Rabbi Abraham Joshua Heschel (1907-1972) is best known for a walk he took in Alabama on March 21, 1965. Linked arm and arm with civil rights leaders (including Dr. Rev. Martin Luther King Jr.), he became an iconic figure of Jewish social justice. Afterwards, he would write the famous words: “For many of us, the march from Selma to Montgomery was about protest and prayer. Legs are not lips and walking is not kneeling. And yet our legs uttered songs. Even without words, our march was worship. I felt my legs were praying.”
But Heschel’s wisdom and activism was not limited to one famous walk. Born in Poland as a descendent of prominent rabbis, he received Orthodox yeshiva training followed by a doctorate at the University of Berlin. Heschel was fortunate enough to leave Warsaw just a few weeks before the German invasion, but lost many of his dearest family members in the concentration camps. Heschel moved to America in 1940, and spent the rest of his life as a scholar, philosopher and human rights activist. He spoke out against civil rights abuses and the Viet Nam War, and wrote several watershed books on Jewish theology, religious pluralism, and human’s relationship with and responsibilities to God and one another.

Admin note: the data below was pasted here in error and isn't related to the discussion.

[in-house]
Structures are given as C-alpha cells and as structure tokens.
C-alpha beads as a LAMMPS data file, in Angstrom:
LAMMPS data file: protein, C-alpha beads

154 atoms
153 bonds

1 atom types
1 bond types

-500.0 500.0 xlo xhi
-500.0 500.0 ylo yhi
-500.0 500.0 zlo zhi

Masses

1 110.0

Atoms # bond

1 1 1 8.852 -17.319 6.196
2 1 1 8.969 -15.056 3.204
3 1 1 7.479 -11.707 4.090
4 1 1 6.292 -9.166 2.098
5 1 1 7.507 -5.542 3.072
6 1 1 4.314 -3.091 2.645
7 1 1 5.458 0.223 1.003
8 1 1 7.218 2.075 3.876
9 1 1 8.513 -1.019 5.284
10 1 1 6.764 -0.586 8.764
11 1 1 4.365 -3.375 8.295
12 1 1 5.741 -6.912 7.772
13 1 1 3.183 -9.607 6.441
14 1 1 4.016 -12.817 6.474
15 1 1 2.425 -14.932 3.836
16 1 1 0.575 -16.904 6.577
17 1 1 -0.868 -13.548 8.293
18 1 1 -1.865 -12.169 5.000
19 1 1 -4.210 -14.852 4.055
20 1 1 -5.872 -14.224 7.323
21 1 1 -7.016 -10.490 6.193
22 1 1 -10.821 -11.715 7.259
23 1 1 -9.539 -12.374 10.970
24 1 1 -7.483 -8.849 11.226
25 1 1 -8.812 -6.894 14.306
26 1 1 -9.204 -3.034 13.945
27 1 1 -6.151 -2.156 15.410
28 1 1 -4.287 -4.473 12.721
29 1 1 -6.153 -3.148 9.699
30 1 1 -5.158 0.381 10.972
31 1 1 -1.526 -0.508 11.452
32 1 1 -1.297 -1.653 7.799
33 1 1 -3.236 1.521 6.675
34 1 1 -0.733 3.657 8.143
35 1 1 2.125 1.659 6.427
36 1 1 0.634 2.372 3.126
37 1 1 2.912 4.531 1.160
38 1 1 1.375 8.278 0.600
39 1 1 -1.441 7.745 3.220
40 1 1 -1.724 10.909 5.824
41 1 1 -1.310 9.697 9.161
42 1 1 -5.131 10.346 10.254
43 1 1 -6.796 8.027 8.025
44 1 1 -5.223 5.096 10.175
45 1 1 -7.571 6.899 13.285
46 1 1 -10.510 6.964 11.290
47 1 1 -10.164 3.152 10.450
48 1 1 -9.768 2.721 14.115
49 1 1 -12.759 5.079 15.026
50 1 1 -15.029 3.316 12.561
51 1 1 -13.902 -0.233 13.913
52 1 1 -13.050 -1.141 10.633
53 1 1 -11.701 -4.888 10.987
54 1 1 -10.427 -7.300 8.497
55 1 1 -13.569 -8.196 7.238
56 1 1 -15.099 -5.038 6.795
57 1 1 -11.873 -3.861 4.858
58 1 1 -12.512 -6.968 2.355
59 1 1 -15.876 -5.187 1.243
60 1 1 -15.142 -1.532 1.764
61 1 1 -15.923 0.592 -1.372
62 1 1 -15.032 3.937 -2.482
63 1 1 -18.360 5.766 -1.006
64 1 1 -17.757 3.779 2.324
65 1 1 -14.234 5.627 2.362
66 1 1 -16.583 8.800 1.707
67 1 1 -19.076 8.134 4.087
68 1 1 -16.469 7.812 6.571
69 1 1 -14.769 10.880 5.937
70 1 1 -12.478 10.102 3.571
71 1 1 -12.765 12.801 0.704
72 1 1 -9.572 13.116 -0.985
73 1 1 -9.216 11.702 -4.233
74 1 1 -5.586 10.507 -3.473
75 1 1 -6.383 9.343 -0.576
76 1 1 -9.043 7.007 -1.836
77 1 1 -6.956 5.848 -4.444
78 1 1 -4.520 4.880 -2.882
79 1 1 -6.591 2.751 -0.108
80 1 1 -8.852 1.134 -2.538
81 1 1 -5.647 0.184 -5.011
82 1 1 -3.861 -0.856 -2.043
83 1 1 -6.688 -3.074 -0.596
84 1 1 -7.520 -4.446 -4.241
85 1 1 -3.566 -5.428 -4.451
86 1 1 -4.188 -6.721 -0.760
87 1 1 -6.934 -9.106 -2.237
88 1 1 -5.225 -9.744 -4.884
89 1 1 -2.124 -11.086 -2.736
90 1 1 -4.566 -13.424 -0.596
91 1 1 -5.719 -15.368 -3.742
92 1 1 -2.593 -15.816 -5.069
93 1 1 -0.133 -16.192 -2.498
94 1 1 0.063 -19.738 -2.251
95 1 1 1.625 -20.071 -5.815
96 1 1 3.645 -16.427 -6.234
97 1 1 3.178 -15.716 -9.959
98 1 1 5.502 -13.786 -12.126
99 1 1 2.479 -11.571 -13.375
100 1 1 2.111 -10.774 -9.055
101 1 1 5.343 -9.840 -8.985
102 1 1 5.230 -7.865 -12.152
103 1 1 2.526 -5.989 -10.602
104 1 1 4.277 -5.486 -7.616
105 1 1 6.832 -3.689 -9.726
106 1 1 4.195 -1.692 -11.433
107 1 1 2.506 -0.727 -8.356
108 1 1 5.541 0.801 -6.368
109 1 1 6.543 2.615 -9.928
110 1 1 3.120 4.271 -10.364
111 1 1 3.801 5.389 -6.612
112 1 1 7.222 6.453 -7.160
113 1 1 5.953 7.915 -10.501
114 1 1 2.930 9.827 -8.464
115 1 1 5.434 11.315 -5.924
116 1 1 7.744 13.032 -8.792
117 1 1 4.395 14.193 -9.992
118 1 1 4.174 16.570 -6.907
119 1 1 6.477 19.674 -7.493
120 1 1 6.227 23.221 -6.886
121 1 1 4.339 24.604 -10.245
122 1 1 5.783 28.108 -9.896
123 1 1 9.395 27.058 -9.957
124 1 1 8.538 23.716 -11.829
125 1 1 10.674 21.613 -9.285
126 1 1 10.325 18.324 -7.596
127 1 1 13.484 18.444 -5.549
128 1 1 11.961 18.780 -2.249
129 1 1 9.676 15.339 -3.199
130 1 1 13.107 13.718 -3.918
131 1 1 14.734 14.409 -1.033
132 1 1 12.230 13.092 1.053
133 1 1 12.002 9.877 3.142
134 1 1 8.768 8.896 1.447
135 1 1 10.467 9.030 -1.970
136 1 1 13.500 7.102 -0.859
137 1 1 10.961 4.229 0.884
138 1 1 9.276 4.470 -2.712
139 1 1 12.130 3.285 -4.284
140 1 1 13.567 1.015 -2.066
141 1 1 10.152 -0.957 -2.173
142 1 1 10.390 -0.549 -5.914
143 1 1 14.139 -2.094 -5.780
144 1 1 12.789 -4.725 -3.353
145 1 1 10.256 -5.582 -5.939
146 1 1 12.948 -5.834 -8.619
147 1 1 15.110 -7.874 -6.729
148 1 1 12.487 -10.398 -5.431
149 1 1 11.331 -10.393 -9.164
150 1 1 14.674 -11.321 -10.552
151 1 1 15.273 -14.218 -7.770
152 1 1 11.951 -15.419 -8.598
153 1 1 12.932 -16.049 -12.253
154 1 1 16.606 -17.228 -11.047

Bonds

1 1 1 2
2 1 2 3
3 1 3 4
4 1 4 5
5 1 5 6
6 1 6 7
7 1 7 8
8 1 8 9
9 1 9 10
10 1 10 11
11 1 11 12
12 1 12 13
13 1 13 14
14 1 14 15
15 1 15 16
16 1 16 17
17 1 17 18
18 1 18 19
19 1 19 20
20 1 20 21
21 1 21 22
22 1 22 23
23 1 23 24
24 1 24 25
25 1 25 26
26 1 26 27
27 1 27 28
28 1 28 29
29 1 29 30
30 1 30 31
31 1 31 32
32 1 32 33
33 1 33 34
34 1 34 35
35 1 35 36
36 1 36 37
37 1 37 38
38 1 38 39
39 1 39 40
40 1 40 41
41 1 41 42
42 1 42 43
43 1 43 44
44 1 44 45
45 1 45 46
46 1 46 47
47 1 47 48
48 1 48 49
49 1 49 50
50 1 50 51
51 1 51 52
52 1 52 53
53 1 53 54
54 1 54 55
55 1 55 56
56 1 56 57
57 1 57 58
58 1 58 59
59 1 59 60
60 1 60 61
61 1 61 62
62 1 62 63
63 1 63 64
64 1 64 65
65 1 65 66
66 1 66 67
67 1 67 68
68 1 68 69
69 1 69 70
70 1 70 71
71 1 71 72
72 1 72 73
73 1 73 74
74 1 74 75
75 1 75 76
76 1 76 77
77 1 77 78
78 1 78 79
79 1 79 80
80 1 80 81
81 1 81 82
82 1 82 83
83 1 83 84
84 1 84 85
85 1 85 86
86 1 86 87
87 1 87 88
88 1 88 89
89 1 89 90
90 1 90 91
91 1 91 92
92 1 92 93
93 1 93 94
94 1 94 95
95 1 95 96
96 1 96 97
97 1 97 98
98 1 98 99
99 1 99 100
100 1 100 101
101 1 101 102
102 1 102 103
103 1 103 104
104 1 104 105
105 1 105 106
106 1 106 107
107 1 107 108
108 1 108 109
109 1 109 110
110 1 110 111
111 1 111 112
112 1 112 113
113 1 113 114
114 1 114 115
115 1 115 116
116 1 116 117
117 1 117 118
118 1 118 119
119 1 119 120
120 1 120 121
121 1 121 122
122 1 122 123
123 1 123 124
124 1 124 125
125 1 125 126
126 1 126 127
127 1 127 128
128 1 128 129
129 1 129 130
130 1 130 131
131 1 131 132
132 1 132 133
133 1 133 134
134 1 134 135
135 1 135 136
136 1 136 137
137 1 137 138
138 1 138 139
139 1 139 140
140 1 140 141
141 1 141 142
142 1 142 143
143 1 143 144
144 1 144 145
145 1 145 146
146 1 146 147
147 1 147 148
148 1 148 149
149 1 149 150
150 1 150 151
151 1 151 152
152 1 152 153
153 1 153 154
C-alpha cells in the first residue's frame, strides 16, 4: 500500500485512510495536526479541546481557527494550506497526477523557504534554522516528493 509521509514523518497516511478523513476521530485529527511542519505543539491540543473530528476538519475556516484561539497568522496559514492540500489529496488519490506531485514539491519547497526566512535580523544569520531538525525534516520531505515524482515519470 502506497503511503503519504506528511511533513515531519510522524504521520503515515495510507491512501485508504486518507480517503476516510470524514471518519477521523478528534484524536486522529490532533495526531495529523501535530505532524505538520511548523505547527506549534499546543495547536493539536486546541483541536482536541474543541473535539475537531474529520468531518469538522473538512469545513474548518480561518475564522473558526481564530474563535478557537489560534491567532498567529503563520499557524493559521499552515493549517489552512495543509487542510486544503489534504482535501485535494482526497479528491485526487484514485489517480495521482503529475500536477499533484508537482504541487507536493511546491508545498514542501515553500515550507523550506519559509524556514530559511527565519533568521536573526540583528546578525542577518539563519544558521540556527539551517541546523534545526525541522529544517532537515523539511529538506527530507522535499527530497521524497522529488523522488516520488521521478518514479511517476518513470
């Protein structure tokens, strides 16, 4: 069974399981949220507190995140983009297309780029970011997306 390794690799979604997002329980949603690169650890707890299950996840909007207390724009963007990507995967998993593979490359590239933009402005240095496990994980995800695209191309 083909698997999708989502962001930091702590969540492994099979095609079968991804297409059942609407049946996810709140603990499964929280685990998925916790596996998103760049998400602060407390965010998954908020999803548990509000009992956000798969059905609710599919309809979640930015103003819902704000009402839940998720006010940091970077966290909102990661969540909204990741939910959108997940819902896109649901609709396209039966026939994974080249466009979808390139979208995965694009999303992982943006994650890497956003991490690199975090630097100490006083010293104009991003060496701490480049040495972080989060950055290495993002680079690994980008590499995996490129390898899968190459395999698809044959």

As a teacher of Jewish mysticism and a man of strong convictions, Heschel did not always find favor amongst his rabbinic peers during his life. Today, however, he stands as one of the most widely read and revered Jewish leaders and thinkers – both within and beyond the Jewish community.